What to know about the Medicaid five-year look-back rule

On Behalf of | Apr 21, 2020 | Firm News |

As you plan for your future, you probably wonder whether you will qualify for Medicaid. Unlike Medicare, to which anyone who has paid income taxes is entitled, Medicaid is based on financial need. If your income is too high or your assets too great, then you will not qualify for Medicaid.

Many people decide to spend down or transfer their assets so that they can qualify for Medicaid benefits. However, if you do this within five years of applying for Medicaid, your assets may be subject to penalties and you may experience delayed eligibility. This is called the five-year look-back period or the five-year look-back rule.

How the five-year rule works

For the year 2020, an individual who has an estate worth $200,000 or more will not qualify for Medicaid. With this much money to your name, the government will expect you to pay for your own care. However, if you put your assets into an irrevocable trust or make gifts to other people, then these assets will not count toward your estate.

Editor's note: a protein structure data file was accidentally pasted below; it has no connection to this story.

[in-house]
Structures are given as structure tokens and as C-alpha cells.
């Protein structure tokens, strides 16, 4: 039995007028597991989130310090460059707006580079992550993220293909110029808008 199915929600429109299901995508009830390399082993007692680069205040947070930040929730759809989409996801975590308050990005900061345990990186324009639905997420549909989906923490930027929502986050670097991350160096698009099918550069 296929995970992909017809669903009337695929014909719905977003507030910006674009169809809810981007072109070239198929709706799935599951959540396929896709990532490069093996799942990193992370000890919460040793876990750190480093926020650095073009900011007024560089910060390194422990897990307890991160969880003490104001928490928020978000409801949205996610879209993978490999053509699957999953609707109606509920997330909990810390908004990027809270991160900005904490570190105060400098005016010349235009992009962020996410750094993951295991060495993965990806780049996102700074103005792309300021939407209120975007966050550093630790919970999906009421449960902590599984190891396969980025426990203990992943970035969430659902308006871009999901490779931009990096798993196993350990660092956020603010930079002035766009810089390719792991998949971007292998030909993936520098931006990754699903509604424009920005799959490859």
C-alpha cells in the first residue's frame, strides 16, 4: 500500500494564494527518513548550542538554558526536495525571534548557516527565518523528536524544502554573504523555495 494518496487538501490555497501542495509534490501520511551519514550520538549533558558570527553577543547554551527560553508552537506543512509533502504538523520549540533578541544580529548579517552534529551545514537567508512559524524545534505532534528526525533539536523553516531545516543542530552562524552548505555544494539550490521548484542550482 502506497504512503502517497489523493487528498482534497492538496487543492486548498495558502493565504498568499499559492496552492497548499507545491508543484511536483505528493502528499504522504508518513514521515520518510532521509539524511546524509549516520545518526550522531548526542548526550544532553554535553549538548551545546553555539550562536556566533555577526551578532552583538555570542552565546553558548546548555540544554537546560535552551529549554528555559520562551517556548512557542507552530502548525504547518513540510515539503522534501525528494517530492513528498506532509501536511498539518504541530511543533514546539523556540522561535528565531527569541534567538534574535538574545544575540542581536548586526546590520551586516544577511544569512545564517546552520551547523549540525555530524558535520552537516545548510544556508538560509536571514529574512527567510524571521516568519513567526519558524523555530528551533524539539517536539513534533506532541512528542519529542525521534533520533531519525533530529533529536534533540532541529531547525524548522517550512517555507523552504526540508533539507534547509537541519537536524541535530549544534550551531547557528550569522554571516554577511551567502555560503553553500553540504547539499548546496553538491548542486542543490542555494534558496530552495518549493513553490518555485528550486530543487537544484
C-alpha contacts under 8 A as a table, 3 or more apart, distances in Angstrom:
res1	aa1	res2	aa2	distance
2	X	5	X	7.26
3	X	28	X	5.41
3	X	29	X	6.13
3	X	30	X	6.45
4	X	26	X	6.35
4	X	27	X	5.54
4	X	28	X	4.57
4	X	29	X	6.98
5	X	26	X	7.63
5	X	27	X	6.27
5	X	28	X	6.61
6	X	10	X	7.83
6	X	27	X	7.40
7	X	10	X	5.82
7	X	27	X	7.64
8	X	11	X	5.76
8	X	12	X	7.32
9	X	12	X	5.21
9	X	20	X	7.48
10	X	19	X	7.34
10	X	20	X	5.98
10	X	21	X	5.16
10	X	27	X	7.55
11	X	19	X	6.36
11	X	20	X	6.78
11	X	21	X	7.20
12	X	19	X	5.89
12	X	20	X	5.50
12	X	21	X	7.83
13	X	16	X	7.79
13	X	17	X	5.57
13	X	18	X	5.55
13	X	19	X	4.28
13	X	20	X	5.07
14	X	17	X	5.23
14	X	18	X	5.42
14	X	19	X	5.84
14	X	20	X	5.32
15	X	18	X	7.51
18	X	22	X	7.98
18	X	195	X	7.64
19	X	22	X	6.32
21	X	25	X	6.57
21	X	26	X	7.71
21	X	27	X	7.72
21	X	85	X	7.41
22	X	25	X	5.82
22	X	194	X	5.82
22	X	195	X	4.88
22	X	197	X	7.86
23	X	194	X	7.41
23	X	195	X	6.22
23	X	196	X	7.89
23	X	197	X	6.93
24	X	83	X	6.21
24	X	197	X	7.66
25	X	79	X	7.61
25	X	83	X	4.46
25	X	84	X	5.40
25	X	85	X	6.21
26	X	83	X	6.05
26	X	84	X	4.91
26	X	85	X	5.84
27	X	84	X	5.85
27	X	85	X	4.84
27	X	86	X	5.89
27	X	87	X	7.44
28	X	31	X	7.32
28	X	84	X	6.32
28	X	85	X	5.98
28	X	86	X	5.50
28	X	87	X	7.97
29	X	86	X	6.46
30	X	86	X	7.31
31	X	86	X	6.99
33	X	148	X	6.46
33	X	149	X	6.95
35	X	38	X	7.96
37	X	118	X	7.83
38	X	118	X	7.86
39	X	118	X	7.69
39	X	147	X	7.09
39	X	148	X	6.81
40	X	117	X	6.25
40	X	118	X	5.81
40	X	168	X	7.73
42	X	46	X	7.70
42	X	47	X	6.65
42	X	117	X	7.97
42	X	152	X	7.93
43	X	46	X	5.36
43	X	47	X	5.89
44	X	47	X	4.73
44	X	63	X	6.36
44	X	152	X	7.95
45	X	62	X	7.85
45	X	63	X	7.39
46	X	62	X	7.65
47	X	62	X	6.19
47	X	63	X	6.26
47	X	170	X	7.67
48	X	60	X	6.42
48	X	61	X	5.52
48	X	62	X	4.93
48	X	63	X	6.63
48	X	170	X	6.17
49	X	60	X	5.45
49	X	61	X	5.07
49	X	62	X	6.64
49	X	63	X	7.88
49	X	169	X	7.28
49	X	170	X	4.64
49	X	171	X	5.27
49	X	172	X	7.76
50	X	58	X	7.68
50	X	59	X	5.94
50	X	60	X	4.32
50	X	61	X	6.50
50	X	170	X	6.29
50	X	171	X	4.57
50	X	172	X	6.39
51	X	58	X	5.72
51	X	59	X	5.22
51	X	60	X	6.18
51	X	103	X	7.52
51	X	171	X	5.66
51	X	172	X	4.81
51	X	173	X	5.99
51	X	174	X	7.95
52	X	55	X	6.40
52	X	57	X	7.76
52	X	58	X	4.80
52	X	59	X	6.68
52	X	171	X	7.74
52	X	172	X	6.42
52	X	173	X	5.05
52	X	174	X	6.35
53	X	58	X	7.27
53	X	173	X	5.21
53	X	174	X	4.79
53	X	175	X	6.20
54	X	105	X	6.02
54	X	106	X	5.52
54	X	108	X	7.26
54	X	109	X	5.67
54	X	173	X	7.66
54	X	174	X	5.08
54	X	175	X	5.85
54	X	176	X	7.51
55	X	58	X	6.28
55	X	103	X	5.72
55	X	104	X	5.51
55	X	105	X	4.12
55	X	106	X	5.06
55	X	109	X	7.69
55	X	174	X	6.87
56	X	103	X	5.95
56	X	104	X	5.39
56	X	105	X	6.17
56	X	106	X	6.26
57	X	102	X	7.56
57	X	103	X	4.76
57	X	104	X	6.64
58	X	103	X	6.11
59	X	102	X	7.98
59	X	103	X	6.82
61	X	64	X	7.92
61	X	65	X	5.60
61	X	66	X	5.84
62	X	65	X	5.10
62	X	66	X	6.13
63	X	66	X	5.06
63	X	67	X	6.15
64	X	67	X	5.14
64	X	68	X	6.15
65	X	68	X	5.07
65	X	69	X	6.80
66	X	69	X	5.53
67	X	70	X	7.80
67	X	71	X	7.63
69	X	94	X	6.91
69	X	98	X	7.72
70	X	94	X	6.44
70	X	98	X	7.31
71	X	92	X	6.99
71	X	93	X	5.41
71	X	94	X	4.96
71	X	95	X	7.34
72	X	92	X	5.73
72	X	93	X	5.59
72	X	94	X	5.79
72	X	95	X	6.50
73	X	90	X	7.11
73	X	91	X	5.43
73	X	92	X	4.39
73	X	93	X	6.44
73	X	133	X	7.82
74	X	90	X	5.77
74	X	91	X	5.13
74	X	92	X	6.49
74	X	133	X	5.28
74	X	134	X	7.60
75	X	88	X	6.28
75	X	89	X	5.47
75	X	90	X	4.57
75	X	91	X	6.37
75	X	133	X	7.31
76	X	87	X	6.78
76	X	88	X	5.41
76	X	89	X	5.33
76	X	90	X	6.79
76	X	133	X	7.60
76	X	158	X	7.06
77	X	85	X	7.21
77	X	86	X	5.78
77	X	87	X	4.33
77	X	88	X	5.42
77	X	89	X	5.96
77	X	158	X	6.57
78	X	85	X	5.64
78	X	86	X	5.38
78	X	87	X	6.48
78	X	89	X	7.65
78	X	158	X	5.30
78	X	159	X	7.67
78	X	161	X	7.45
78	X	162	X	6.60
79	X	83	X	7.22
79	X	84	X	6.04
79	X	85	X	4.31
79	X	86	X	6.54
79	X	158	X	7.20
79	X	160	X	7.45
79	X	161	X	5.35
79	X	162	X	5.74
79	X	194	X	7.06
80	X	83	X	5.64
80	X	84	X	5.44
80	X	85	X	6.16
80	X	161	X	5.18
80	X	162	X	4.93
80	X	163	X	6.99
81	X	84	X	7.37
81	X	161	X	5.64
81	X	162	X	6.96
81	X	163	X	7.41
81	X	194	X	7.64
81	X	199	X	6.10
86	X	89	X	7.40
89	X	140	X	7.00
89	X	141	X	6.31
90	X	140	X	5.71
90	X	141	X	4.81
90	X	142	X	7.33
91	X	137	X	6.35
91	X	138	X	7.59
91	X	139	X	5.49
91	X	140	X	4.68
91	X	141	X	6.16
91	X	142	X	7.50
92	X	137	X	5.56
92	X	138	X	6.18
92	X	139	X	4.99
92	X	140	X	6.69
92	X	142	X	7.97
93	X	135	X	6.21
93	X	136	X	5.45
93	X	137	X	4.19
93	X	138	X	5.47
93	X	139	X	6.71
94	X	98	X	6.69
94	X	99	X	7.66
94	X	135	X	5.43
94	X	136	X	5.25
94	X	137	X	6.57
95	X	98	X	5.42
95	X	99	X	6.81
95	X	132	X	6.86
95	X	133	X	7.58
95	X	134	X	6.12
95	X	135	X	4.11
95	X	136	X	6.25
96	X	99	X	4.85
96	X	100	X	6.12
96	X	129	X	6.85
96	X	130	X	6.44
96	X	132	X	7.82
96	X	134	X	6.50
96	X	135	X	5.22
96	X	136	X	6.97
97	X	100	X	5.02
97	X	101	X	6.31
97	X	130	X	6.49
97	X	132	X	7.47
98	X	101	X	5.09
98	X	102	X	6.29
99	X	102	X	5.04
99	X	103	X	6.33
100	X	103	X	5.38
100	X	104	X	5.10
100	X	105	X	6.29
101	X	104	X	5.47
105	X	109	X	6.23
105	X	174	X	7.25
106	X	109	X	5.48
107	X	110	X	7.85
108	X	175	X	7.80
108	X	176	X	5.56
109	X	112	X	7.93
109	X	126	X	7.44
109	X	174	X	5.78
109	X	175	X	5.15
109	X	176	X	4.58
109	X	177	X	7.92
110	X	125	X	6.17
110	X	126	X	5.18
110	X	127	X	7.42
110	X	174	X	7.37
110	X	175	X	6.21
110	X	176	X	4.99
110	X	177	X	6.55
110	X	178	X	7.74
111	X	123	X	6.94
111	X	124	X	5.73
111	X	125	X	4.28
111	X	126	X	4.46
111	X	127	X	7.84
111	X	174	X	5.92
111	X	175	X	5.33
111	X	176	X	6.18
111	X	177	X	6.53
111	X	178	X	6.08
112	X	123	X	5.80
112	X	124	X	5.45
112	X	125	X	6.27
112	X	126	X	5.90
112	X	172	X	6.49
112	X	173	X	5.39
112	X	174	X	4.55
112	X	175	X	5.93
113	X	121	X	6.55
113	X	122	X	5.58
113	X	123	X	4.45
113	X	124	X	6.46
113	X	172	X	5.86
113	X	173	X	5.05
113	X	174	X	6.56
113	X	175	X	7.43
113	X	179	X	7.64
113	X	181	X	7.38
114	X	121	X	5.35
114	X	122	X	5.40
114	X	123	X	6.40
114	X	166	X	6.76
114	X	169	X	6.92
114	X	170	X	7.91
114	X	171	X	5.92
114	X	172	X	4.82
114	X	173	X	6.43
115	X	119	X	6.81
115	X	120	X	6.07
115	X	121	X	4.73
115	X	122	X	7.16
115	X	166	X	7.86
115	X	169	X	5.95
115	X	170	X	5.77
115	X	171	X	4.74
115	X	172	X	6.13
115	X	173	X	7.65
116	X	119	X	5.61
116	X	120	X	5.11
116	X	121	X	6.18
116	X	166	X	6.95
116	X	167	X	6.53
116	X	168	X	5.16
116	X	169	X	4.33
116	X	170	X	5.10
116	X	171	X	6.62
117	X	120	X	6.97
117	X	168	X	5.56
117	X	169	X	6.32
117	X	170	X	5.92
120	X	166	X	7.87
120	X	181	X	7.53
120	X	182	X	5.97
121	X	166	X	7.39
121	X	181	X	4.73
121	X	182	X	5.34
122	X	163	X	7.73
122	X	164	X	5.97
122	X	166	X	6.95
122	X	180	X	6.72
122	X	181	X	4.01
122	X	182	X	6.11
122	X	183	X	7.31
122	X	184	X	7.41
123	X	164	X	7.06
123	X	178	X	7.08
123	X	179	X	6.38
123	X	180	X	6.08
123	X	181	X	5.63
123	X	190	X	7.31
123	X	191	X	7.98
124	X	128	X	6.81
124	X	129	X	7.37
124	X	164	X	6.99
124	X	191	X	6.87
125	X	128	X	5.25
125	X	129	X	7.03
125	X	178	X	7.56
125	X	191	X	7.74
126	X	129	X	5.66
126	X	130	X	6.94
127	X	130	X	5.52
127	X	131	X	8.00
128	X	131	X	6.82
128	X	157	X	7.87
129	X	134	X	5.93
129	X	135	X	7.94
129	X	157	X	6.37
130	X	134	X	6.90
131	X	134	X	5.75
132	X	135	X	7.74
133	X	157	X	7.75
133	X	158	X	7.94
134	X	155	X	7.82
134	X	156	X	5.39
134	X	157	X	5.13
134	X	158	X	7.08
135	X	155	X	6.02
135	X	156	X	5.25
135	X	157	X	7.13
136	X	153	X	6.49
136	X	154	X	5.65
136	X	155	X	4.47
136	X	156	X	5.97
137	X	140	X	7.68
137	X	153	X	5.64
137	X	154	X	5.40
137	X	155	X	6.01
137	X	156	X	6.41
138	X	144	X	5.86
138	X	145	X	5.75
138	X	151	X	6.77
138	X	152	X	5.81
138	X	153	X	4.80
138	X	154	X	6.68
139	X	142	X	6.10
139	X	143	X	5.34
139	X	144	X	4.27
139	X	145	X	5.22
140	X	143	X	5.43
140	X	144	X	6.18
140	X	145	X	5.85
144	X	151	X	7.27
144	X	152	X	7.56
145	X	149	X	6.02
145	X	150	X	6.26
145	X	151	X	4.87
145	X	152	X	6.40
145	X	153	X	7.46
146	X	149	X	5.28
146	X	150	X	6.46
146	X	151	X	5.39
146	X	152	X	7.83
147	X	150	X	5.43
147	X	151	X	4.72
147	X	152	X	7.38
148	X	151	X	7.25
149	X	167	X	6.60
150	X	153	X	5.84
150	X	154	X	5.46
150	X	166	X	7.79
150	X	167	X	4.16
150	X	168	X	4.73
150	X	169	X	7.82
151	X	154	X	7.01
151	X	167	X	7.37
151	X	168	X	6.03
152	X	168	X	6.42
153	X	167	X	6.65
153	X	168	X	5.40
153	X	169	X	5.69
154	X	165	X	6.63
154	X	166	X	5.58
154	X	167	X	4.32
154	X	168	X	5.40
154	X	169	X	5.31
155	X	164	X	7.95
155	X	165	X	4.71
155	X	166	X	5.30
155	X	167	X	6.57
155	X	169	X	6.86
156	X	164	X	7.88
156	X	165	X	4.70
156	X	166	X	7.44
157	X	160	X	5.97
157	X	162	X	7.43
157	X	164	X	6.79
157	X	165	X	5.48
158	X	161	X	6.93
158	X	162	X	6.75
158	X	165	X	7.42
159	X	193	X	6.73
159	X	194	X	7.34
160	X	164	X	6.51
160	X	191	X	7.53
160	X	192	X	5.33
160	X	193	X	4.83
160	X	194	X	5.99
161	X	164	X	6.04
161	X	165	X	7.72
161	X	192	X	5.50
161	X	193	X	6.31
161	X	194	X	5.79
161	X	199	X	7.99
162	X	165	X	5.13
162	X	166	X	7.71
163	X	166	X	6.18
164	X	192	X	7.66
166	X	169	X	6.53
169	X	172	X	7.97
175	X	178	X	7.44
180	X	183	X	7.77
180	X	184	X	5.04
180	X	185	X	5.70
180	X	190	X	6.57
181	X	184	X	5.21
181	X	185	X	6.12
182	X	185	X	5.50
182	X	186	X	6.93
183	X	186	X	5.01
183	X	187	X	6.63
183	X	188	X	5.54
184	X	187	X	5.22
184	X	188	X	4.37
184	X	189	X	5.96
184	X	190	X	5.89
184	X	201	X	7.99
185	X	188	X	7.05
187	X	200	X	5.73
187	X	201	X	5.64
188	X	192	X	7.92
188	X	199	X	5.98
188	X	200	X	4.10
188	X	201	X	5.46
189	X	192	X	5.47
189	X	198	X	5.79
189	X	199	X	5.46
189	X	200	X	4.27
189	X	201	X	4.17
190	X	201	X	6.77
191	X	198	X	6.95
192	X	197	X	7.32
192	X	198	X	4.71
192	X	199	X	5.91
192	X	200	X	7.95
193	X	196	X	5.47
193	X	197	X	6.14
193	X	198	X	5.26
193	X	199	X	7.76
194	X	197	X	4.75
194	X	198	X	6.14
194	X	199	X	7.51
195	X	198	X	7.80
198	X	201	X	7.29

To prevent people from deliberately paying down their assets, the government created the five-year look-back rule. Under this rule, the government can examine your financial transactions for the 60 months prior to your Medicaid application. If it finds major transfers, then it will impose a penalty. You may also have to wait longer to receive Medicaid benefits.

Long-term planning is key to avoid penalties

If you plan to transfer some of your assets, perhaps by using an irrevocable trust, then you must do so at least five years before you apply for Medicaid. The sooner you start planning your long-term care and its impact on your finances, the better. Long-term care planning will give you a better idea of what to expect in the future and how to plan for it. There is not way to predict with any certainty what the future holds, but by taking the initiative to plan today, you can have more control of your tomorrows.